Several stories have reported that 1984 is being read, or at least bought, again, becoming an unlikely best seller. This is ambiguous news at best. The book is sophomoric enough to deserve its place on every high school's sophomore's reading list. Its politics are dubious, and its philosophy is even worse, its picture of a totalitarian society based on hate and universal deception always seemed more of something to reassure members of liberal capitalist society that everything was alright in their society than a warning. There is thus something amusing about this particular chicken coming home to roost, of cold war ideology become the basis, however, impoverished of a critique of ideology.
It just so happens that I taught this book last fall in a Freshman seminar on Utopia and Dystopia. A few things occurred to me in reading this book. First, the books central statement regarding propaganda, The Ministry of Truth, seems quaint and archaic by today's standards, the idea that newspapers would be edited and changed to reflect new correct ideological positions seems inefficient, costly, and cumbersome compared to delete tweets and edited websites. Controlling the present, and with it the past and the future, has gotten to be as simple as the delete key. The ministry of truth has nothing on the perpetual present of twitter.
Orwell places one thing outside of the parties control, one thing that cannot be manipulated, and that is war. As Orwell writes,
"In past ages, a war, almost by definition, was something that sooner or later came to an end, usually in unmistakable victory or defeat. In the past, also, war was one of the main instruments by which human societies were kept in touch with physical reality. All rulers in all ages have tried to impose a false view of the world upon their followers, but they could not afford to encourage any illusion that tended to impair military efficiency. So long as defeat meant the loss of independence, or some other result generally held to be undesirable, the precautions against defeat had to be serious. Physical facts could not be ignored. In philosophy, or religion, or ethics, or politics, two and two might make five, but when one was designing a gun or an aeroplane they had to make four. Inefficient nations were always conquered sooner or later, and the struggle for efficiency was inimical to illusions. Moreover, to be efficient it was necessary to be able to learn from the past, which meant having a fairly accurate idea of what had happened in the past. Newspapers and history books were, of course, always coloured and biased, but falsification of the kind that is practiced today would have been impossible. War was a sure safeguard of sanity, and so far as the ruling classes were concerned it was probably the most important of all safeguards. While wars could be won or lost, no ruling class could be completely irresponsible."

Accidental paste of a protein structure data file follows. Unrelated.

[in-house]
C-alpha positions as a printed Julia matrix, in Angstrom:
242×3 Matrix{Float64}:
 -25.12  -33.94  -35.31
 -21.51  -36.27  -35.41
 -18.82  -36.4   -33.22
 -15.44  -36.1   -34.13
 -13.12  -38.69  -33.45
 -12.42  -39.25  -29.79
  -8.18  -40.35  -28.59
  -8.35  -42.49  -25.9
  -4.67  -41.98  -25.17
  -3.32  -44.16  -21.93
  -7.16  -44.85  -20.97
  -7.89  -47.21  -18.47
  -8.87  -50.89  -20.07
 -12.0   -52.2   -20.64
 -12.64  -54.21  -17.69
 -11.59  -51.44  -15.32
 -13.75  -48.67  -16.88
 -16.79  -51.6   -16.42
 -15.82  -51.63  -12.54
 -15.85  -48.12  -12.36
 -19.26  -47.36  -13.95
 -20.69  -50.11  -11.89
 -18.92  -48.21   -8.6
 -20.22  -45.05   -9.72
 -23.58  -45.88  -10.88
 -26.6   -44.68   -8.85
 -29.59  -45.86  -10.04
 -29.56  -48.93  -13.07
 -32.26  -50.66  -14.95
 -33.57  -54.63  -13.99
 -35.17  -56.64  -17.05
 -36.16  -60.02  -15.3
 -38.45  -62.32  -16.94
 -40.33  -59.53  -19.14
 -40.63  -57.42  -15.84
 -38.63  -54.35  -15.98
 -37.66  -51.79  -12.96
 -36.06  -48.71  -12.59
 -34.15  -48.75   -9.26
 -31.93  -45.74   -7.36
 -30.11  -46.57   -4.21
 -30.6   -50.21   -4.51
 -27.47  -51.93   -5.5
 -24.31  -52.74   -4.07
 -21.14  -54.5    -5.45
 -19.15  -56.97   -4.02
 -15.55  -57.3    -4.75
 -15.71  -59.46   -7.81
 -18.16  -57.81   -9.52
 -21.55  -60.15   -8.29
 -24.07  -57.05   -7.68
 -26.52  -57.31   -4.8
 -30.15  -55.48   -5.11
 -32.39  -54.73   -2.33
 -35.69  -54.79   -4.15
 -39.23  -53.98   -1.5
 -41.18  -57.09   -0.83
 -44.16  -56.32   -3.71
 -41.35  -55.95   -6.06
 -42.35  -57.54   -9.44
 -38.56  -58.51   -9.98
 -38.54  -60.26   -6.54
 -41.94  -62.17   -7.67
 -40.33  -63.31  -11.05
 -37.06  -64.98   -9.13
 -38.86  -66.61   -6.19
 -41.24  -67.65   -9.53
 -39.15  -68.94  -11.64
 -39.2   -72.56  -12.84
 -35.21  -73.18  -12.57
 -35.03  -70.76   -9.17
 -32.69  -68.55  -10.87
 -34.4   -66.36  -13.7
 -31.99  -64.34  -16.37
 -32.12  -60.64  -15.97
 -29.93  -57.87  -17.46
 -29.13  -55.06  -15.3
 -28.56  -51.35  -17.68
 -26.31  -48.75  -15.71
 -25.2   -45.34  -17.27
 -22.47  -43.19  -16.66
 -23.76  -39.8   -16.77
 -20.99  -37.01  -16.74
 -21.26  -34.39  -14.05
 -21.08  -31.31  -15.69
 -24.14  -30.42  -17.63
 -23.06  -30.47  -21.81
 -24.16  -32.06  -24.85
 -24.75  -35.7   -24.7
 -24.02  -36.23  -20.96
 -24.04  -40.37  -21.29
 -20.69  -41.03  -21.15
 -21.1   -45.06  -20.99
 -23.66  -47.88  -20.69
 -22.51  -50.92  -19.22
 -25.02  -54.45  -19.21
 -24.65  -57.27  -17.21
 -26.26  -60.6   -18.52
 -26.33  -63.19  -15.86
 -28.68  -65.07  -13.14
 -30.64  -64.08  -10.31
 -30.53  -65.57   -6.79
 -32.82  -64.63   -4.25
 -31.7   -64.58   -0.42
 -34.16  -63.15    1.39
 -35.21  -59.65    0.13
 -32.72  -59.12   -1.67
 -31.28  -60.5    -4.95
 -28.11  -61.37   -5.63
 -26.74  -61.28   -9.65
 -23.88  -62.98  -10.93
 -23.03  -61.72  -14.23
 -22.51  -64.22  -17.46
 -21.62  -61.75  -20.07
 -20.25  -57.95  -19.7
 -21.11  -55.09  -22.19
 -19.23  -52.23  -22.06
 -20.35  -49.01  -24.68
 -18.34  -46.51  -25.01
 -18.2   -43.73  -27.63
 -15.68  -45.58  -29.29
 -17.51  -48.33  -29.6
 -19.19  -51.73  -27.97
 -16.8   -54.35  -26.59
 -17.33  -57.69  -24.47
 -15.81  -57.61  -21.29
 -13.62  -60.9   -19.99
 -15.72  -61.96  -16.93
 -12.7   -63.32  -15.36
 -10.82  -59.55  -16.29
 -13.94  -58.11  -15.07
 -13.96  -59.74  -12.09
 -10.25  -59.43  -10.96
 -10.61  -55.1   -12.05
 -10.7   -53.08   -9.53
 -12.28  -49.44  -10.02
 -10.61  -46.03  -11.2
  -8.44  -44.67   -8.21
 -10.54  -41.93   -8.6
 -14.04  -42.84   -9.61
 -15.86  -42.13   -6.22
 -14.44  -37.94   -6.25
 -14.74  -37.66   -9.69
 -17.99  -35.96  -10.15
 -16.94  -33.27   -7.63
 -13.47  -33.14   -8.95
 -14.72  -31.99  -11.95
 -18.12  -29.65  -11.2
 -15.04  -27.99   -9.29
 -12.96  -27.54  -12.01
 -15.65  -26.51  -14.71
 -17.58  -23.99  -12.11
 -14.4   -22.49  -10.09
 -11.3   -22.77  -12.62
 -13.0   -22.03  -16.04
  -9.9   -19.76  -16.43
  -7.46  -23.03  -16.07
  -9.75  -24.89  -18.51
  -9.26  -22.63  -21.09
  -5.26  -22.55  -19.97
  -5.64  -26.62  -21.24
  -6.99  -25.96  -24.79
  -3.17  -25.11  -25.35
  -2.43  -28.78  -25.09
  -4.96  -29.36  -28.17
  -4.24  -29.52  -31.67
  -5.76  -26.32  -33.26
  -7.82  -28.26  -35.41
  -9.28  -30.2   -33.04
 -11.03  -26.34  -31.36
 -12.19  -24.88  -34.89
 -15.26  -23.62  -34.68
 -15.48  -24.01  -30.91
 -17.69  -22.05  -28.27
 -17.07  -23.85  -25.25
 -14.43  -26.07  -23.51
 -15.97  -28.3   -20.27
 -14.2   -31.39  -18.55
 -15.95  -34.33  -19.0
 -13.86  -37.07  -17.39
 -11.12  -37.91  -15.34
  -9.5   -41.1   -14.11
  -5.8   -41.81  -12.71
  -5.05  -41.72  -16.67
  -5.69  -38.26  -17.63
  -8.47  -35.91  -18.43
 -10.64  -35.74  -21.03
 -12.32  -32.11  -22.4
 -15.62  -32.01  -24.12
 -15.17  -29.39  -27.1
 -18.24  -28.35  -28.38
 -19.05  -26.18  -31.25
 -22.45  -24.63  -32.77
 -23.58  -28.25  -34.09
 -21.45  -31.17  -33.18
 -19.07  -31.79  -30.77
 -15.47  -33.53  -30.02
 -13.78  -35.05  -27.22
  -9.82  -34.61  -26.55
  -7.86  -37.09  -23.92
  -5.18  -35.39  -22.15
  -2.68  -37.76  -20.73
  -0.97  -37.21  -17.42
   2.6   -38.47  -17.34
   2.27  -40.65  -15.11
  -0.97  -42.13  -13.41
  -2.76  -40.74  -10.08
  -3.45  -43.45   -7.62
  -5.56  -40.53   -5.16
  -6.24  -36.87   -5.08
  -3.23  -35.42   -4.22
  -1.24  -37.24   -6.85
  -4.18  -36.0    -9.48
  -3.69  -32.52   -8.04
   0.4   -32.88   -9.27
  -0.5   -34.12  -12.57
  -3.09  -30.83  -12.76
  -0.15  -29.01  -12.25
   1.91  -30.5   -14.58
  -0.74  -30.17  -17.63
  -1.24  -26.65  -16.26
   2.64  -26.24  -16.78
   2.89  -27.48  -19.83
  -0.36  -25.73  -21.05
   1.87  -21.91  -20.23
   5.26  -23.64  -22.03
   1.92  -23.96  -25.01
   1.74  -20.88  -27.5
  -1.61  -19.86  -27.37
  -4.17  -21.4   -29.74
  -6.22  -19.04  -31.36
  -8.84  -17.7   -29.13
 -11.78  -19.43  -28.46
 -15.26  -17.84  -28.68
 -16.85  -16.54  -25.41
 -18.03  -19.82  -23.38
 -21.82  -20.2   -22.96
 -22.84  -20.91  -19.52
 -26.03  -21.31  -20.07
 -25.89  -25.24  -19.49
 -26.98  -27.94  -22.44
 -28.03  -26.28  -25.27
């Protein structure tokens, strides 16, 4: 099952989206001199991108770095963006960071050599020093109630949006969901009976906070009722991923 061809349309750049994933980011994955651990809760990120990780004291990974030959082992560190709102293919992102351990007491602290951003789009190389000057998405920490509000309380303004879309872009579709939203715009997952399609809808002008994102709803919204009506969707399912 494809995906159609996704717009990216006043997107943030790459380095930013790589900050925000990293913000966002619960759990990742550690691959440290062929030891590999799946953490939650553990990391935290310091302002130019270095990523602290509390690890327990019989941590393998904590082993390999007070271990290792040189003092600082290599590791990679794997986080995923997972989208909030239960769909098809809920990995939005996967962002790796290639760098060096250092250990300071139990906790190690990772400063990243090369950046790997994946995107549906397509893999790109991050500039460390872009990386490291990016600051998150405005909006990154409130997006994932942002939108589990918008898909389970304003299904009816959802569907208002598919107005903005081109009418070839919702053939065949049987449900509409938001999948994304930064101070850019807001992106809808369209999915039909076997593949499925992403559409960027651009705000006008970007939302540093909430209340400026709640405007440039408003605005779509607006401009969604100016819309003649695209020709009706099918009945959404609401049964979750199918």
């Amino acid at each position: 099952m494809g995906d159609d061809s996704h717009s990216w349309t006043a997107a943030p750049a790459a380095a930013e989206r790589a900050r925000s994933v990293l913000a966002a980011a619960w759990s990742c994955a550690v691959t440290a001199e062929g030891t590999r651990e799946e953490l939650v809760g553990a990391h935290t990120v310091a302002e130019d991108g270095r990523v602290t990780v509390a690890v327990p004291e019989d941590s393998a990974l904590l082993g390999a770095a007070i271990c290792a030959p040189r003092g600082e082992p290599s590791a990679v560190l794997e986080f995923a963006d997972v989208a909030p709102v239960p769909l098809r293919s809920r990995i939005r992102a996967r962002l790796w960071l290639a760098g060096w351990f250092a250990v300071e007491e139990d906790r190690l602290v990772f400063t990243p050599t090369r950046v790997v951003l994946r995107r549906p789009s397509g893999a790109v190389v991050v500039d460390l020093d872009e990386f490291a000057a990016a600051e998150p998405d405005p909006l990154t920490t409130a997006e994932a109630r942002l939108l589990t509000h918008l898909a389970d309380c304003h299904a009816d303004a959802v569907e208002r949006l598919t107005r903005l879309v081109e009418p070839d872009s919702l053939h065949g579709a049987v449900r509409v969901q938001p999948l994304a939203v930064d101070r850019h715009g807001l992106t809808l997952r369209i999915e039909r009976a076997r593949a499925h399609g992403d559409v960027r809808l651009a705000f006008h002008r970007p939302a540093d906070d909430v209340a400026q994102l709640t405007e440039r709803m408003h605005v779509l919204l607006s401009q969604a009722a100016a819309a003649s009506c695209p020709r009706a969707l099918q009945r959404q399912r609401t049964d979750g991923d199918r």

One is reminded here of Muhammed Saeed al-Sahhaf during the second Iraq War, whose press briefings became increasingly disconnected from reality.
However, it is precisely this idea of some kind of non-ideological outside, some force of physical reality that would in and through itself rupture propaganda, that is one of the books many failings. Orwell acknowledges that even war loses its epistemic value once it becomes a series of skirmishes in distant lands. The wars in 1984 last forever, never contesting or confirming ideology. One could say the same thing about our current wars, on terror, drugs, etc., There are no decisive battles, no captures of cities or Normandy invasions to function as facts, just endlessly competing narratives and interpretations. One could extend this point to various other crises, as much as one might hope that "global warming" would function as another ideological puncture, as long as there are cold days in January and paid lackeys of the fossil fuel industry, it will be endlessly debated. More to the point, Orwell's analysis is a failure to understand how ideology works, how it functions not just as a series of ideas imposed, but as a common sense, or to use another philosophical vocabulary, as a lived experience of the imaginary. Ideologies succeed in and through their ability to convert supposed facts into part of their narratives. This is another way in which Spinoza can be considered the anti-Orwell.
This is the problem of reading, or rereading 1984 today, it hinges on the belief that the current regime of fantasies inhabiting the White House, can be confronted with some fact, some evidence that will puncture its hold. If such a thing were to happen it already would have happened. The existing policies, border walls, protectionism, militarization of police, are all hopelessly disconnected from existing realities of immigration, economics, and urban life, almost constituting a reverse bizarro world of the world we live in, yet they go on. There is no war, no fact outside of proganda to impose its sovereign force, or, more to the point, the only war is the war within and against ideology itself.
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